Nothing says Naples to me like a margherita pizza. So here is my version of the classic I grew up eating in piazzas in Italy.
Recipe courtesy of Laura Vitale
Show: Simply Laura
Episode: Papa's Pizza
2 hr 40 min
(includes rising time)
40 min
2 to 4 servings
2 hr 40 min
(includes rising time)
40 min
2 to 4 servings


Laura's Basic Pizza Dough:
  • 1 1/3 cups warm water (110 degrees F)
  • 2 1/2 teaspoons sugar 
  • One 1/4-ounce envelope active dry yeast 
  • 2 tablespoons extra-virgin olive oil, plus more for brushing 
  • 3 teaspoons salt 
  • 3 1/2 to 4 cups Italian 00 flour or, if you can't get your hands on it, regular all-purpose flour will do 
Margherita Pizza:
  • 1 1/2 cups seedless strained tomatoes, such as San Marzano variety (see Cook's Notes)
  • 2 tablespoons extra-virgin olive oil, plus more for drizzling 
  • Pinch kosher salt 
  • All-purpose flour, for dredging 
  • Semolina, for dusting 
  • One 6-ounce ball fresh mozzarella, such as buffalo mozzarella, sliced 1/4-inch thick and then torn 
  • Dried oregano 
  • 6 to 12 fresh basil leaves 


Watch how to make this recipe.

Special equipment: a pizza stone and pizza peel or 2 baking sheets

For the pizza dough: Add the warm water in a small bowl and sprinkle over 1 teaspoon of the sugar and the yeast; set aside so the yeast can proof.

Oil two bowls with a little olive oil and set aside.

In the bowl of a stand mixer fitted with a dough attachment, mix together the olive oil, salt, 3 1/2 cups of the flour and the remaining 1 1/2 teaspoons sugar. Stir the yeast in the water to make sure it's all dissolved and add it to the flour mixture. Mix on medium-low speed until everything is combined. Increase the speed to medium and allow the machine to knead the dough, adding more flour if necessary, until it is smooth and comes away from the side of the bowl, 6 to 7 minutes.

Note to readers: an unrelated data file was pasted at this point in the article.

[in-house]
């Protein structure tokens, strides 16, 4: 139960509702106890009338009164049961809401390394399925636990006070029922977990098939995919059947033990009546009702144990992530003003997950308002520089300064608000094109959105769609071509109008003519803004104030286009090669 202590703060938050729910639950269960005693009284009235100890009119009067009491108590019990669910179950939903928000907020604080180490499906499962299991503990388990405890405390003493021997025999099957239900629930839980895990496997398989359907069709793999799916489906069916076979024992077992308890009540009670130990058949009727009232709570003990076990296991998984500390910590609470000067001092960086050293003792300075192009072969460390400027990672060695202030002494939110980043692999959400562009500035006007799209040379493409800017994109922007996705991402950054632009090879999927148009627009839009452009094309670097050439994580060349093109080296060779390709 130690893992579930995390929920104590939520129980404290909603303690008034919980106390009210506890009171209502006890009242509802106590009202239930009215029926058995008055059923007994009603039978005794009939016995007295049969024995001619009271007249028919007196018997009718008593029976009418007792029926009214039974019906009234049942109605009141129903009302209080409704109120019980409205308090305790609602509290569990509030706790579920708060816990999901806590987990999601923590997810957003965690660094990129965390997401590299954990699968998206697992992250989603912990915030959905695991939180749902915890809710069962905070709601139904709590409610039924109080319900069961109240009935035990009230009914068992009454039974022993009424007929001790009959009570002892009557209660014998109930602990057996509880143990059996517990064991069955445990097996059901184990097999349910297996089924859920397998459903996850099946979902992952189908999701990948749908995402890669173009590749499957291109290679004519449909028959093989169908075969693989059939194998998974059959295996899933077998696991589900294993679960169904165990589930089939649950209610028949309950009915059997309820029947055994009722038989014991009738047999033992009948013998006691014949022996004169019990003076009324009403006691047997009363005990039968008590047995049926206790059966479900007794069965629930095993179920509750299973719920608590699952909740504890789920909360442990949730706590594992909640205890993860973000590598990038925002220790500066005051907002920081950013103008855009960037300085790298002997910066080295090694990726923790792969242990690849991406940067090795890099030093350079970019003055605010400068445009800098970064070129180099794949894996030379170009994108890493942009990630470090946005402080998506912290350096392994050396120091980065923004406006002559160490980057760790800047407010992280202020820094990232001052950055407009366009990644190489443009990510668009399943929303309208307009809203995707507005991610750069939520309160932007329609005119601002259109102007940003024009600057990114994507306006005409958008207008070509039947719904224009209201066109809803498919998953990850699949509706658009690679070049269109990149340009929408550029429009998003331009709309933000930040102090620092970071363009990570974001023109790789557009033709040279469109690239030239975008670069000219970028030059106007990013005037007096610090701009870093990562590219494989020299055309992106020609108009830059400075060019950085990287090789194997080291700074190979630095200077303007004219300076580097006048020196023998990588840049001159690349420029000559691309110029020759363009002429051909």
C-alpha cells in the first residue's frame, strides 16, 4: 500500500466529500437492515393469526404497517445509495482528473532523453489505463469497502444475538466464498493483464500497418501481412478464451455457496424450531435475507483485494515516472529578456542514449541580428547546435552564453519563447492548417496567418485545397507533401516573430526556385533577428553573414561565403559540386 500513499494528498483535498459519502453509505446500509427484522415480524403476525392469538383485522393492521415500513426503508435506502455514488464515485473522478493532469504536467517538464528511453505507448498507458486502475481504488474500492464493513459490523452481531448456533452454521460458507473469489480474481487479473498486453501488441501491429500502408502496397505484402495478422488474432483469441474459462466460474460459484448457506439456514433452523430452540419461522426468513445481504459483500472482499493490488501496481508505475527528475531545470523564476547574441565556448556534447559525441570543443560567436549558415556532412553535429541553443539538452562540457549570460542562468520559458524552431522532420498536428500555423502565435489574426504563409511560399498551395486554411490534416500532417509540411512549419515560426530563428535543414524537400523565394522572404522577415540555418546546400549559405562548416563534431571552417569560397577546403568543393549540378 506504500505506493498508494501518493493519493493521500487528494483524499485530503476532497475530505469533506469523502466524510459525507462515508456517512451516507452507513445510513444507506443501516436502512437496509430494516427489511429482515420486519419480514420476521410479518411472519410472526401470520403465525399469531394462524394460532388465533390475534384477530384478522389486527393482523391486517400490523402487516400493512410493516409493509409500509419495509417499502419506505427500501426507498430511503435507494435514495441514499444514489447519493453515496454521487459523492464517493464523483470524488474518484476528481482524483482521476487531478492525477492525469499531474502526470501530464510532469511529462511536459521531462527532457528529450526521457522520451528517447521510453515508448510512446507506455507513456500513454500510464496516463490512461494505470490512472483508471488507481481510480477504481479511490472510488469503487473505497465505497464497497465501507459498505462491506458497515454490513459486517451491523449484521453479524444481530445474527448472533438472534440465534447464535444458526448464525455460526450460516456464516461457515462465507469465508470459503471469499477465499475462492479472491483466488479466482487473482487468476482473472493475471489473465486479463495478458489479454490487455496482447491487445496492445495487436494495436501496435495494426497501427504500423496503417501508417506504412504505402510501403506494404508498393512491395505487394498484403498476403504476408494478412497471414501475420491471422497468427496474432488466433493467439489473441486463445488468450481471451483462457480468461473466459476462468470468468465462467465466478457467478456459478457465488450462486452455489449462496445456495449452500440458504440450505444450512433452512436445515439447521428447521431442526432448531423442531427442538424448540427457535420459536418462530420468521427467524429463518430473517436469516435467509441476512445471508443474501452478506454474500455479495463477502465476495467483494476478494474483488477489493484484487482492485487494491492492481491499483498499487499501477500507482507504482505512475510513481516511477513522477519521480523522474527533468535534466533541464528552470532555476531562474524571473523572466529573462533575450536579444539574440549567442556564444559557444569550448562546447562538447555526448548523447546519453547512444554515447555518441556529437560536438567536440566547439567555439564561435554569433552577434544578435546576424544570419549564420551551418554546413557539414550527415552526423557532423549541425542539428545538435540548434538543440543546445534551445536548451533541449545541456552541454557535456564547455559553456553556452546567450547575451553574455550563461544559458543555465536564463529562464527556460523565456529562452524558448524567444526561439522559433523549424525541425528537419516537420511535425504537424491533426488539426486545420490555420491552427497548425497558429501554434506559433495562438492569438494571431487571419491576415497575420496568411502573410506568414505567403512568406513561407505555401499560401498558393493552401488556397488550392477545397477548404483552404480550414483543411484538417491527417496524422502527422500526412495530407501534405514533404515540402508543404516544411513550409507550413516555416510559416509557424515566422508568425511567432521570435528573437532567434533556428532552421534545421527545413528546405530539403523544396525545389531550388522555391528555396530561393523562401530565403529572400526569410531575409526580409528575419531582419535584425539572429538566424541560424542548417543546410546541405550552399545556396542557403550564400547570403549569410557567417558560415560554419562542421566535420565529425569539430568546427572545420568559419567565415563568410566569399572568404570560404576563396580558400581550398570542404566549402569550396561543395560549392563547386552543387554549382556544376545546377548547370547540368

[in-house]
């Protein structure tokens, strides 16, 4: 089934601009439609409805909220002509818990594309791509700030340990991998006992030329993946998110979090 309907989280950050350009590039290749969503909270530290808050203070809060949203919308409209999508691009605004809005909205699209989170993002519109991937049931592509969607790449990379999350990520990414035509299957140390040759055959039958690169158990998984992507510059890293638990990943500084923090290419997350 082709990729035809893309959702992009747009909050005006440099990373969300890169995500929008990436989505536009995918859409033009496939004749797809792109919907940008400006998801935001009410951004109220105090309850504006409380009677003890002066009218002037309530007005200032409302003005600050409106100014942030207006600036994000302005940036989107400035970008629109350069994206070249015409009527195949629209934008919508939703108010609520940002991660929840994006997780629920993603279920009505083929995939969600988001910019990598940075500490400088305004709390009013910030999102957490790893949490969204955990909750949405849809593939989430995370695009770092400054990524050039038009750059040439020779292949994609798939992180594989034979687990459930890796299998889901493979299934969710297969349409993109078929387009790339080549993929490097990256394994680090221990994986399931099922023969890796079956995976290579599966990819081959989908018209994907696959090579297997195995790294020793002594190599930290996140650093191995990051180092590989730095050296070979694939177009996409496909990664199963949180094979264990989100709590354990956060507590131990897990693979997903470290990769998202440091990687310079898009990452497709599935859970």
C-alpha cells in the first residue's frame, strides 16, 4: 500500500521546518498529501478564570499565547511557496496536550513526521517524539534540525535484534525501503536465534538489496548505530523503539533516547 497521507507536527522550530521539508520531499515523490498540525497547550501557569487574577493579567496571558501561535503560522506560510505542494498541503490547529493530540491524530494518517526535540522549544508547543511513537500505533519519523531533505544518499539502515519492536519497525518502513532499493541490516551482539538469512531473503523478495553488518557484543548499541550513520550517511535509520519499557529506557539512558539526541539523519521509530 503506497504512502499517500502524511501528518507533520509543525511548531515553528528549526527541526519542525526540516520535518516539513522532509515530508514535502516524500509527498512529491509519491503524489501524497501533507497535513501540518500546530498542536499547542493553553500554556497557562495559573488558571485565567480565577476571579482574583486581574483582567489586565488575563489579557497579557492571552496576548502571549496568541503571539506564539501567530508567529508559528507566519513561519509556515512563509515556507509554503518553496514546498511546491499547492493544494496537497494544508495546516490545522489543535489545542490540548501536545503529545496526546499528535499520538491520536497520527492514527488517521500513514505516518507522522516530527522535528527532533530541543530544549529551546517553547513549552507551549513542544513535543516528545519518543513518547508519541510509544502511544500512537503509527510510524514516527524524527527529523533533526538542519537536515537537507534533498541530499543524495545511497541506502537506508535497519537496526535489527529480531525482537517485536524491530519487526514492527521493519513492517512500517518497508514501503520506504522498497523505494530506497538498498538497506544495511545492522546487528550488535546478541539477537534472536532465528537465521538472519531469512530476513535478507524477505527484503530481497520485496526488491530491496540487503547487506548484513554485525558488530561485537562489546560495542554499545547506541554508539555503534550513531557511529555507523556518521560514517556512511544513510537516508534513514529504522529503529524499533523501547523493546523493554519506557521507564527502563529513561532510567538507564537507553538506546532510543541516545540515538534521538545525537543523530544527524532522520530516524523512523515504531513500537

Divide the dough in two pieces and roll each into a ball. Place a ball in each of the oiled bowls seam-side down, and brush the tops with a little oil to stop them from drying out. Cover the bowls with plastic wrap and place in a warm place (inside a microwave or a turned-off oven works best) until it doubles in size and when poked with a finger, the indent remains (it doesn't spring back), about 1 1/2 hours.

For the margherita pizza: Place a pizza stone in the oven and preheat the oven to 475 degrees F. If you don't have a pizza stone you can use a large baking sheet turned upside down.

In a small bowl, mix together the strained tomatoes, olive oil and salt; set aside.

Sprinkle some flour onto your counter. Take the remaining ball of dough and dredge it in the flour on all sides. (Reserve the remaining ball for another use; store in the refrigerator for up to 24 hours.) Using your hands or a rolling pin, roll the dough out to a 10-inch circle and place it on a semolina-dusted pizza peel or an upside down baking sheet. Ladle on your tomato sauce.

Slide the pizza onto the pizza stone. Bake the pizza until the crust is cooked and beginning to brown slightly, about 10 minutes. Remove from the oven, scatter your fresh mozzarella over the top and pop it back in until the cheese is melted, 3 to 5 minutes more. Remove from the oven, sprinkle over a pinch of dried oregano, scatter the basil leaves and drizzle with a touch of olive oil.

Cook's Note

You can use store-bought pizza dough instead of homemade. If you can't find the San Marzano variety of strained tomatoes, you can use San Marzano whole peeled tomatoes and puree them in a food mill or food processor.

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